But in a highly contradictory way, Bachelet’s government continues to engage in an increasingly criminalization of Mapuche social claims by the daily use of the law enforcement authority to repress them on the ground. The many incidents of police wrong-doing against the Mapuche, denounced by human rights organizations, remain unpunished by the government.

Similarly, although her government supported the recent UN Declaration on the Rights of Indigenous Peoples, she proposes a vague constitutional recognition process for the aboriginal peoples of Chile that is well below the international standards on such matters.

Hunger strike

To assert the rights that Chile refuses to their people, Patricia Troncoso Robles, José Huenchunao Mariñan, Jaime Marileo Saravia, Héctor Llaitul Carillanca and Juan Millalén Milla, now jailed at Angol, have had no recourse but to stop feeding themselves since October 10. On October 15 they were joined in this hunger strike by Ivan Llanquileo, a leader of the Millahual community of Contulmo, who is incarcerated in the Concepción prison, and by Waikilaf Cadin in the Santiago high security prison.

They are seeking the unconditional release of all the Mapuche political prisoners, an end to the repression, and the demilitarization of Mapuche communities fighting for their political and territorial rights.

Amnesty International and the World Organization Against Torture have expressed their concern about the state of health and the effects on physical and psychological integrity of the Mapuche hunger strikers. Both organizations cite the “disproportionate criminal policy” applied in these cases.

Speaking from Geneva, Rodolfo Stavenhagen, the UN Special Rapporteur on the situation of human rights and fundamental freedoms of indigenous people, has urged the Chilean government [Translation] “to implement every means in its power to reach an agreement allowing a way out from the crisis posed by the Mapuche prisoners”, and suggested “amnesty for the defenders of aboriginal rights convicted under anti-terrorist laws”. Many intellectuals, including Noam Chomsky and José Saramago, a Nobel laureate in literature, have appealed to Michelle Bachelet on the Mapuche question. Up to now, there has been no response.

In this month of November 2007, the Mapuche people will mark the fifth anniversary since the assassination of Alex Lemún, a young Mapuche, aged 17, shot by a bullet in the head by the Chilean police while he was participating in the peaceful occupation of ancestral lands. Alex is one of the victims of this incomplete democratic transition which, in recent years, has been stained by the blood and suffering of the families who dare to arise to claim their rights. The policeman who fired the fatal shot has never been tried or even penalized. He was promoted to the rank of major.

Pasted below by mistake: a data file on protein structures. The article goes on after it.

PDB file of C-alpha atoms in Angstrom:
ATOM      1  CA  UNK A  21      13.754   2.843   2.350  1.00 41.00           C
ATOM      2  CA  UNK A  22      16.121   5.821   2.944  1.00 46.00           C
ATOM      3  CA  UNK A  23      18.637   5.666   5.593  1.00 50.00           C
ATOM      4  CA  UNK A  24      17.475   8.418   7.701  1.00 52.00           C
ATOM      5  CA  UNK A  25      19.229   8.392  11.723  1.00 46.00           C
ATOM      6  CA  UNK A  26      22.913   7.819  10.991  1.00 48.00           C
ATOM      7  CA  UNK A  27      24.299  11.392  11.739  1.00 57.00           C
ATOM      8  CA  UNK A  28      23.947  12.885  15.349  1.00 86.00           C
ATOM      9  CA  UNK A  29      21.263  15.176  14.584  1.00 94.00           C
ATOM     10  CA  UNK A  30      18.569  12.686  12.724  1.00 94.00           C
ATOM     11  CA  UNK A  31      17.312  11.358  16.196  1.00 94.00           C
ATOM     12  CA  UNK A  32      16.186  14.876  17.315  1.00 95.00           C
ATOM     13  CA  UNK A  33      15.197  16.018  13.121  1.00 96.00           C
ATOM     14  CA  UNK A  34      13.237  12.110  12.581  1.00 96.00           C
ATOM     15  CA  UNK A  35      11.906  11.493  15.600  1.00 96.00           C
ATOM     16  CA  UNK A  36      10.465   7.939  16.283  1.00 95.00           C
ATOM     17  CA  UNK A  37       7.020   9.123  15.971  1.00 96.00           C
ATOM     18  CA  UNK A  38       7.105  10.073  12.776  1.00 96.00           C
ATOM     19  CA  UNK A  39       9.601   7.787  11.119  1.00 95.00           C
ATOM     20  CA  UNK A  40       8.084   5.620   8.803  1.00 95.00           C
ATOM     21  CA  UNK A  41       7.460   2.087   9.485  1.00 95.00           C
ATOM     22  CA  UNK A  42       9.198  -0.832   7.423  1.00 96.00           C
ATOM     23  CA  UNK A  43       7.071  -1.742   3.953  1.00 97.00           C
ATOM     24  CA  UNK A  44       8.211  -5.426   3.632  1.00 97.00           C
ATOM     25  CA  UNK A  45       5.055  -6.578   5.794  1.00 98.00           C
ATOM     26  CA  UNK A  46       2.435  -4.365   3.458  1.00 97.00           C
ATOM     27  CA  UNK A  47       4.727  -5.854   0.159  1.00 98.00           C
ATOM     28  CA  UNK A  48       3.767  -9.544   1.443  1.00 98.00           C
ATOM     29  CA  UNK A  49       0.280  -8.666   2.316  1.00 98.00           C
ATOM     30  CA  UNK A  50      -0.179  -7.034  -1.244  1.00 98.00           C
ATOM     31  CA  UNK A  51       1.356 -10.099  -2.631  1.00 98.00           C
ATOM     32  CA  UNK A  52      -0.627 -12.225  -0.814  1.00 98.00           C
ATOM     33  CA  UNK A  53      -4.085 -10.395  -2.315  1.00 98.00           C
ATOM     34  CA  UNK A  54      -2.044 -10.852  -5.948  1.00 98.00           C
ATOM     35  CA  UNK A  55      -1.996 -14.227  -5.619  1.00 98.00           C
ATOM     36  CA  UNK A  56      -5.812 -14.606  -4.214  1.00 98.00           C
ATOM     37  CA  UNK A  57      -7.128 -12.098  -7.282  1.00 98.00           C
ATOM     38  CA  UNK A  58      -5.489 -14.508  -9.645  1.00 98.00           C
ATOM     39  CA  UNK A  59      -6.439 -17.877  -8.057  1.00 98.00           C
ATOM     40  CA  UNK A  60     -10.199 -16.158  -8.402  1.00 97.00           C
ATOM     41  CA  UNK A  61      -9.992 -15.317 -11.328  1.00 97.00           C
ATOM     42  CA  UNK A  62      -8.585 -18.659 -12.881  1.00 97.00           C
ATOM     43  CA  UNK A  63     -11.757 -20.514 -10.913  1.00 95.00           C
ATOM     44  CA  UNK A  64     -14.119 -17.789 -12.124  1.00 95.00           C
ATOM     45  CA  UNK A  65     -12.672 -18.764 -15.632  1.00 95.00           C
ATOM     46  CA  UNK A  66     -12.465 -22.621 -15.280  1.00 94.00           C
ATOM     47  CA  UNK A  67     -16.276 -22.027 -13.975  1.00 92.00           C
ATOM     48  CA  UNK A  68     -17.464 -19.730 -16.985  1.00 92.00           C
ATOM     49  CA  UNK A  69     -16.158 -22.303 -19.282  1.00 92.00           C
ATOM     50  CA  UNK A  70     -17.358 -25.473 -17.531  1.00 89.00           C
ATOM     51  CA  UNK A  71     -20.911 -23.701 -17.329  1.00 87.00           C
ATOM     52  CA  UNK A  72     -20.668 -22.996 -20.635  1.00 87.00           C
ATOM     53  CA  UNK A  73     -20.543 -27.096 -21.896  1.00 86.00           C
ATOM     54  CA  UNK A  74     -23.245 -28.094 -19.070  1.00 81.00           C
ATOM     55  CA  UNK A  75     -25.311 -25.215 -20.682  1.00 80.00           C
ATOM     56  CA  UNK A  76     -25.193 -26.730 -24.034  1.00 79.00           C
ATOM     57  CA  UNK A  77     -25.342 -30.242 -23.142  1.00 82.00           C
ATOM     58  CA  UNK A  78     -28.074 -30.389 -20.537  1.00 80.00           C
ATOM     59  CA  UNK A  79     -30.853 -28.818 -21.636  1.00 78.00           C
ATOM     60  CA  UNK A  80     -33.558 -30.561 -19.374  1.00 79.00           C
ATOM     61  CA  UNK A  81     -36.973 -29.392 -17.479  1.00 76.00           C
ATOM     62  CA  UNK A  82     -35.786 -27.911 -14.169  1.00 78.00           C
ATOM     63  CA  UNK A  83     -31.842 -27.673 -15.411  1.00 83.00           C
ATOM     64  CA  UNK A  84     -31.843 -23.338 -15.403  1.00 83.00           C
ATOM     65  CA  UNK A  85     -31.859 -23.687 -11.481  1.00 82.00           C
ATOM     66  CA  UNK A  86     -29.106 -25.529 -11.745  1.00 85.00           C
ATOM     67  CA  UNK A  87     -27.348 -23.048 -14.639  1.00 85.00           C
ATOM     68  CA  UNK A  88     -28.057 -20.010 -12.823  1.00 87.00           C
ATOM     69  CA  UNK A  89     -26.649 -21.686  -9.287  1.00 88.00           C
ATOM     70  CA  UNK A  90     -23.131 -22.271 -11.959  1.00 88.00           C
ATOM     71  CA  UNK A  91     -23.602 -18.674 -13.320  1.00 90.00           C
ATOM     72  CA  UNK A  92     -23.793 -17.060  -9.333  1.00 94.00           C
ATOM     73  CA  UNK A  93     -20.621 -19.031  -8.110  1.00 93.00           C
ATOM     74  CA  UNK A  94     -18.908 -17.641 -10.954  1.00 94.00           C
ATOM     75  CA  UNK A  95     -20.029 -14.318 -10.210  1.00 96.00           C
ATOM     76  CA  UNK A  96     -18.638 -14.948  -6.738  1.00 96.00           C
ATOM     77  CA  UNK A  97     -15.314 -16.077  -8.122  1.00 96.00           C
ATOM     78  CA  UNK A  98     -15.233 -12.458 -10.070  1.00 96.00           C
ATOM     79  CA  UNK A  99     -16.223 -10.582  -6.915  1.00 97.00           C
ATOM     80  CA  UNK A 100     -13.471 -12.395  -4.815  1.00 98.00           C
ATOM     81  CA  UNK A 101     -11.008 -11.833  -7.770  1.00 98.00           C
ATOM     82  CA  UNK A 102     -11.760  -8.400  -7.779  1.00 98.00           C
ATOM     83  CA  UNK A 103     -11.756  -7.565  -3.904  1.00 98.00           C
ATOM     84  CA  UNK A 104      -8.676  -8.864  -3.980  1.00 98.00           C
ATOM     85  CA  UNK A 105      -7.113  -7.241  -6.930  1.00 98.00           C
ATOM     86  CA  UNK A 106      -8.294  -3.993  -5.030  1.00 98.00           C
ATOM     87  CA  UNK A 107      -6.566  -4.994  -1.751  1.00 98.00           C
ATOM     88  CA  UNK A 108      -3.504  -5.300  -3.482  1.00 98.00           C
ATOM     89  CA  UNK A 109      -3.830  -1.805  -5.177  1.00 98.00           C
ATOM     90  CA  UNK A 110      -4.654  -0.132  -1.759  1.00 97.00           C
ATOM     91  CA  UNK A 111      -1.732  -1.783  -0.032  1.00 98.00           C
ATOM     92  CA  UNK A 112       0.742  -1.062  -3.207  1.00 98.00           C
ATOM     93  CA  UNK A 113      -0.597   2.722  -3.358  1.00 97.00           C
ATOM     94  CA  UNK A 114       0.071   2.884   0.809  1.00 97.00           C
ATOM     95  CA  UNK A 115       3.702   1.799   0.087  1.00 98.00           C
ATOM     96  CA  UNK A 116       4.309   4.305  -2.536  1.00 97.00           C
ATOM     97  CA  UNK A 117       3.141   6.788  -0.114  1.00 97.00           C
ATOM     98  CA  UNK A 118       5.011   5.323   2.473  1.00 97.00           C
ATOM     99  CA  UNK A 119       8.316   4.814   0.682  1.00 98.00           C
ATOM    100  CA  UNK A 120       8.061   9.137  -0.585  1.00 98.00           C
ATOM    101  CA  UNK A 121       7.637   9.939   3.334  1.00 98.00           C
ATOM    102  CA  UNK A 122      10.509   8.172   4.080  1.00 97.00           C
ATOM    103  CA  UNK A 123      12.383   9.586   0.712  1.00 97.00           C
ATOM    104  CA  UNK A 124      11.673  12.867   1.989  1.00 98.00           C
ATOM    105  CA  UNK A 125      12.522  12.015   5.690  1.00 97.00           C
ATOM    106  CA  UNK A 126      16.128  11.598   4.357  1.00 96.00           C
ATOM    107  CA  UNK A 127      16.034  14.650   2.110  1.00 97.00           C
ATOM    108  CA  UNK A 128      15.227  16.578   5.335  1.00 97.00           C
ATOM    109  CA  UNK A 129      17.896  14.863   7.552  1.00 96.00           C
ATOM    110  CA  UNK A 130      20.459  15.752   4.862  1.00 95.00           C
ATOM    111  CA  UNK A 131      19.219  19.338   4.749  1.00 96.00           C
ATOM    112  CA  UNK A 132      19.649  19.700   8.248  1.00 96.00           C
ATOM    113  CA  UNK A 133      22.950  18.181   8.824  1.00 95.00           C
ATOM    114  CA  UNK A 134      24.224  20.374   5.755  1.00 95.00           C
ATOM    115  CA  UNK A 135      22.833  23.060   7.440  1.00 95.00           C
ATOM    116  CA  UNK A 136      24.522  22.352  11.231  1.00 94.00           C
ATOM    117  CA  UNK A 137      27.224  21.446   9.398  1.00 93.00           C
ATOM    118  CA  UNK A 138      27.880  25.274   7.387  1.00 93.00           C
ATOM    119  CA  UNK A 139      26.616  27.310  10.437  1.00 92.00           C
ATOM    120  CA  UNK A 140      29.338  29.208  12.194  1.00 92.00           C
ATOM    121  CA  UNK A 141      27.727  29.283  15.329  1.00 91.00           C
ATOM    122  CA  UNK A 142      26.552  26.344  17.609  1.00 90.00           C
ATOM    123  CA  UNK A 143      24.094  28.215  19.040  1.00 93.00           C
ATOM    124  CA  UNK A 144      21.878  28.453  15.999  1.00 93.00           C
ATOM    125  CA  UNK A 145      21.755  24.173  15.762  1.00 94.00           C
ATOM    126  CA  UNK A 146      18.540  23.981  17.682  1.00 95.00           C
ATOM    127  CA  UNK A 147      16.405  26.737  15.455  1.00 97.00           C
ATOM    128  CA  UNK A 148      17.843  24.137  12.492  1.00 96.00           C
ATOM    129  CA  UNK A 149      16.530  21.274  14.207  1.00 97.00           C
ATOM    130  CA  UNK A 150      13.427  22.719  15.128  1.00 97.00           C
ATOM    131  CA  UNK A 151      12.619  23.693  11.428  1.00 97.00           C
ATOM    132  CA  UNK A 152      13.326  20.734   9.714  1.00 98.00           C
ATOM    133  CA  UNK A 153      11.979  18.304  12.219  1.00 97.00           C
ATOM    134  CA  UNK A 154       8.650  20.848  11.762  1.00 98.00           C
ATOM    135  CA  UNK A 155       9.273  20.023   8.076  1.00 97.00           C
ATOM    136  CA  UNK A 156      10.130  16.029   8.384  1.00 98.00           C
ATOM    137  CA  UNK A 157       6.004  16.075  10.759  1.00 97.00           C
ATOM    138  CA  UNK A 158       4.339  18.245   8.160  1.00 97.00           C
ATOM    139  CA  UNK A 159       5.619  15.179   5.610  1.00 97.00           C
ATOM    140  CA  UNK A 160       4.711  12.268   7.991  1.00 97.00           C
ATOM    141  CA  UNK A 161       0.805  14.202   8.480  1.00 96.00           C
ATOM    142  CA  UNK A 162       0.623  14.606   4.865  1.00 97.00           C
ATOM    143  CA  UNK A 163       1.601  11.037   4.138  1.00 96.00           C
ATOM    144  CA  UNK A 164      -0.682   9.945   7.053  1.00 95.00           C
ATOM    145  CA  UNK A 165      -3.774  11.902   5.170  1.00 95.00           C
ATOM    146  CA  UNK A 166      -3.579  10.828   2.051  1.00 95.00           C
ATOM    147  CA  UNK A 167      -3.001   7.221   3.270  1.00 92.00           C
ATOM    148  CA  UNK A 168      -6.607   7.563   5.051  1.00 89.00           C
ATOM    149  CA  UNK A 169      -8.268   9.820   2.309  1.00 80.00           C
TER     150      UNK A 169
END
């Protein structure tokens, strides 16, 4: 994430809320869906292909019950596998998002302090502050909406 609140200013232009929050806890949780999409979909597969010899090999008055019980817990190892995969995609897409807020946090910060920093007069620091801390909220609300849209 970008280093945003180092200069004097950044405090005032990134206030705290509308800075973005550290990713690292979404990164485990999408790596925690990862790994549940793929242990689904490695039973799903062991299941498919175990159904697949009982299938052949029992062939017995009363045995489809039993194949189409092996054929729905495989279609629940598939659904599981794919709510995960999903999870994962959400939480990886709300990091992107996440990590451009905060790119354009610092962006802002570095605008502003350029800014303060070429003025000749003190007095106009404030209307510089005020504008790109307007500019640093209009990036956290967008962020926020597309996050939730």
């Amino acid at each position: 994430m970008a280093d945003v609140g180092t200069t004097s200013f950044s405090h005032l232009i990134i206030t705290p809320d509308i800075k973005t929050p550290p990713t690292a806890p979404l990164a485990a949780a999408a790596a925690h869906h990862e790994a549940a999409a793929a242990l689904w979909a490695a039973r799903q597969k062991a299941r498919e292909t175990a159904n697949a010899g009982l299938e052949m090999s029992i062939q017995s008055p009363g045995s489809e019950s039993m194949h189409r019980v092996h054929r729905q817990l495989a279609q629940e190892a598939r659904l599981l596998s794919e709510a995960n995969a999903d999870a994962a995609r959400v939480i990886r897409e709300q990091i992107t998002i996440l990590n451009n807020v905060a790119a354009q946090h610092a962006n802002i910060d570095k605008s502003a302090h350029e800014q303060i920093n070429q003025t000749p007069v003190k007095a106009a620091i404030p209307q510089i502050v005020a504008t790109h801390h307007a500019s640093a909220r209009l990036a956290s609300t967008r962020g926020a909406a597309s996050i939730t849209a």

Release sought

We hope that Michelle Bachelet’s “democratic” Chile will not become liable for a new death by remaining deaf to the demands of the political prisoners conducting a hunger strike in its prisons.

For that reason, we ask that she release all of the Mapuche political prisoners and put an end to the criminalization of the Mapuches’ social and political demands.

And we also appeal to the government of Canada, which, through the voice of its Minister of Indian Affairs, recently declared in the pages of this newspaper that “the situation of the aboriginal peoples throughout the world justifies taking concerted and concrete international measures.” We ask that he stand by his words and appeal to the government of Chile about this matter.

Initial signatories: Françoise David, spokeswoman for Québec solidaire; Richard Desjardins, performer; Henri Jacob, chair of Action boréale; Serge Mongeau, writer; Roméo Saganash, Grand Conseil des Cris; Daniel Turp, MNA (PQ) for Mercier; Alexis Wawanoloath, MNA (PQ) for Abitibi-Est.

Finally, we invite everyone who wishes to join in this appeal to visit the following web site:, where they can sign the on-line petition.


Further information on the Mapuche

Mapuche Indians in Chile Struggle to Take Back Forests (NYT)

Mapuche Political Prisoners Face Their Deaths

A Quebec solidarity web site (Trois-Rivières) with articles on the Mapuche

Mapuche Indians to Bill Gates: hands off our language